Three young people have been charged in connection with the fatal shooting of a Krystal employee in Decatur, The Huntsville Times is reporting.

Recently, authorities arrested two people — a 22-year-old woman and a 20-year-old man — a day after arresting a 21-year-old man. All three are charged with two counts of capital murder.

Murder charges in Alabama are the most serious a person can face They can lead to decades or life in prison, or possibly the death penalty. For this reason, murder cases should only be handled by the most aggressive and experienced Birmingham Criminal Defense Lawyers. The severity of the penalties requires that the defendant get the highest quality representation possible. Alabama is one of 34 states where the death penalty is applicable in murder cases.

Police believe the three conspired to rob the restaurant and gunned down the night manager, a 50-year-old man, as well as a 23-year-old employee. Authorities allege the woman drove the getaway vehicle.

Both victims were shot with a 9mm pistol; the night manager found behind the counter and the slain employee found in a walk-in cooler. The restaurant’s lobby is open until midnight, but the restaurant is open 24 hours and offers service through its drive-thru. The last order that night was placed at 3 a.m. and an employee found the bodies around 5 a.m., the newspaper reports.

One might wonder how three people could all be charged with murder when all three couldn’t have pulled the trigger to inflict the fatal wounds. But in Alabama, a person can be charged with murder even if they didn’t, personally, kill someone. If people work together to commit a crime and someone dies during the crime — even if it’s one of the co-defendants — all the defendants who conspired together can be charged with murder.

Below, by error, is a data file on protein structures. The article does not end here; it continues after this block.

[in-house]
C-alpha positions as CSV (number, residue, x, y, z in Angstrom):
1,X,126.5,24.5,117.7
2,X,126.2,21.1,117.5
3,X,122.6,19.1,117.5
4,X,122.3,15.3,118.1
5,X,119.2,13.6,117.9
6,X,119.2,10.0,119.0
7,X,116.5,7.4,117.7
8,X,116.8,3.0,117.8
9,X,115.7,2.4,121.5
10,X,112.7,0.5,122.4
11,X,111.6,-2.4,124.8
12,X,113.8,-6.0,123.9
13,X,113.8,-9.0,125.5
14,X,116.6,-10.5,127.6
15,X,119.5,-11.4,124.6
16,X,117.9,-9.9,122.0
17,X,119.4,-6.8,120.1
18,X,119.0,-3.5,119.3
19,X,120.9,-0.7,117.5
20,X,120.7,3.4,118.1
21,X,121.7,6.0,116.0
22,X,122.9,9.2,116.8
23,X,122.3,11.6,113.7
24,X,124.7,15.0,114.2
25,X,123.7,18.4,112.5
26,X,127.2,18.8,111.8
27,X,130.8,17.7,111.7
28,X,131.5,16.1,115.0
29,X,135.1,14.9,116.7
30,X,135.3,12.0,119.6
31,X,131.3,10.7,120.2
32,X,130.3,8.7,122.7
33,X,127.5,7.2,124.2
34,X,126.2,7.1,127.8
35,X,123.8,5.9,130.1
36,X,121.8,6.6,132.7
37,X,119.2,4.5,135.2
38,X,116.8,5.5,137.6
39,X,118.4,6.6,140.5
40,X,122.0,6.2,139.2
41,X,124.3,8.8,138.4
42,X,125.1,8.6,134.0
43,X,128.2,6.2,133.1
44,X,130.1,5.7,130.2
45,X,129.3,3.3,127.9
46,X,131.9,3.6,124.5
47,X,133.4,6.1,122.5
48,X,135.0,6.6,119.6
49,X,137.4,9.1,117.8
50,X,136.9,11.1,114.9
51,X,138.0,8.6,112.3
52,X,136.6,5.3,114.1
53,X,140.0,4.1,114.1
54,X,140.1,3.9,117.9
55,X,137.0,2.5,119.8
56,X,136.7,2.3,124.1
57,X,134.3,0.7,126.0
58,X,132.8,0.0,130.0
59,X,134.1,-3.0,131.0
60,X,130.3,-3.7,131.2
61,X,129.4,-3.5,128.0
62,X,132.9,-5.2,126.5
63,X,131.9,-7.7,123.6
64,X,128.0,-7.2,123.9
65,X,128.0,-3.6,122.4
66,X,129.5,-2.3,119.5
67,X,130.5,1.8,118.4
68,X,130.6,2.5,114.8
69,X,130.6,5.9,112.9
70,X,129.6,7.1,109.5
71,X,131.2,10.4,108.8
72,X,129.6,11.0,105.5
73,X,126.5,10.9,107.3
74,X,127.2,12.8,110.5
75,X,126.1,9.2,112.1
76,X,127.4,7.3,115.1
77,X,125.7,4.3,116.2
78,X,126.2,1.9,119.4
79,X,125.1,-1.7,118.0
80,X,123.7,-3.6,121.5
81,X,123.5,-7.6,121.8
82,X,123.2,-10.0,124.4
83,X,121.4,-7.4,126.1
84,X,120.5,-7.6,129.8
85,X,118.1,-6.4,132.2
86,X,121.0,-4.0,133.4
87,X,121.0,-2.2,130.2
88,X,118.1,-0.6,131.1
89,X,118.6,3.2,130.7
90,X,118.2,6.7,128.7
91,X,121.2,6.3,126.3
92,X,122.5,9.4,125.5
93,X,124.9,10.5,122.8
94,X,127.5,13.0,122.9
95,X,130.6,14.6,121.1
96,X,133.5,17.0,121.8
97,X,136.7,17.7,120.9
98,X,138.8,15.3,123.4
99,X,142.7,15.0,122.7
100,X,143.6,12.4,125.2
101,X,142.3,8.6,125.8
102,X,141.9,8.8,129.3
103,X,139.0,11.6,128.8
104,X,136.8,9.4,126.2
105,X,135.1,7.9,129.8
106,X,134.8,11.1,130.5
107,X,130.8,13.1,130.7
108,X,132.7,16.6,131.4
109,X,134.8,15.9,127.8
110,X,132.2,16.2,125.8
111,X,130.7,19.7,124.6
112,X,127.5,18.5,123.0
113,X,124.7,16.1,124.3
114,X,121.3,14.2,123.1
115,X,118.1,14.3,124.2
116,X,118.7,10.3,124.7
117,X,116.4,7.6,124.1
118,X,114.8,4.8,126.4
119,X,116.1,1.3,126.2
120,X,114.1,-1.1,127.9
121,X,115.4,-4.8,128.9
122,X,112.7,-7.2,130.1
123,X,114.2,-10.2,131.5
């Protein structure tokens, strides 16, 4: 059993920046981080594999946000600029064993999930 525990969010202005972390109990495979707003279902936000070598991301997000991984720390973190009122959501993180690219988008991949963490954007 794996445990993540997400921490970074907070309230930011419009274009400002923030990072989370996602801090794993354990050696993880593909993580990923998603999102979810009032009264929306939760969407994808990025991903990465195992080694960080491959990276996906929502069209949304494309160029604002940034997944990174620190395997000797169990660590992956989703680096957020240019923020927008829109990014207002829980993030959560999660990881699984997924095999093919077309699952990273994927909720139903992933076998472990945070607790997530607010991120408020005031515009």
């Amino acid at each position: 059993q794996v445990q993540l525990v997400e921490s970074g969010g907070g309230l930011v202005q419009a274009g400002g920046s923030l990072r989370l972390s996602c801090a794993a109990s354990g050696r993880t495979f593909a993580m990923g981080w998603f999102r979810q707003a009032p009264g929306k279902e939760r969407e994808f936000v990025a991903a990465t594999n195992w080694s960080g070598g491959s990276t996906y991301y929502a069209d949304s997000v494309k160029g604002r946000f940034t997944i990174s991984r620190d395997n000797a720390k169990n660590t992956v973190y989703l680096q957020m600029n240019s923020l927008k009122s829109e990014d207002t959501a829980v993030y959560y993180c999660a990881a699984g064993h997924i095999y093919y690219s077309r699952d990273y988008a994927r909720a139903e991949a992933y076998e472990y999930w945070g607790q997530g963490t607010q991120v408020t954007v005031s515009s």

In this case, police have charged them all with capital murder, meaning they could be eligible for the death penalty. But an arrest on its face isn’t proof that a crime was committed. Prosecutors must convince a jury that the defendants are guilty, beyond all reasonable doubt.

In murder cases, the state must show that a suspect either killed a person by premeditation, meaning they planned it out, or while committing another felony at the time of the killing. In this case, the state may argue the defendants were committing a robbery (the felony) when the killings happened. The news article doesn’t present any evidence they planned to kill the workers ahead of time.

If defendants face a capital murder charge, they are eligible for the death penalty. And a disturbing report by the Equal Justice Initiative in July found that Alabama is the only state of the 34 that carry the death penalty where judges routinely override jury verdicts — thereby changing life in prison recommendations to the death penalty, the Press-Register reported.

When a person’s life is at stake and they have the state bearing down on them, seeking to kill them legally, they must have an experienced Birmingham Criminal Defense Attorney on their side who can challenge all evidence, poke holes in the state’s case and fight the charges as aggressively as possible.

More Blog Entries:

Casey Anthony Case Shows Why Strong Murder Defense In Birmingham is Critical: July 15, 2011

Montgomery Shooting Turns Fatal; Alabama Murder Cases Require Aggressive Defense: June 15, 2011

Additional Resources:

Decatur police charge 2 more with capital murder in fatal Krystal shooting, by Victoria Cumbow, The Huntsville Times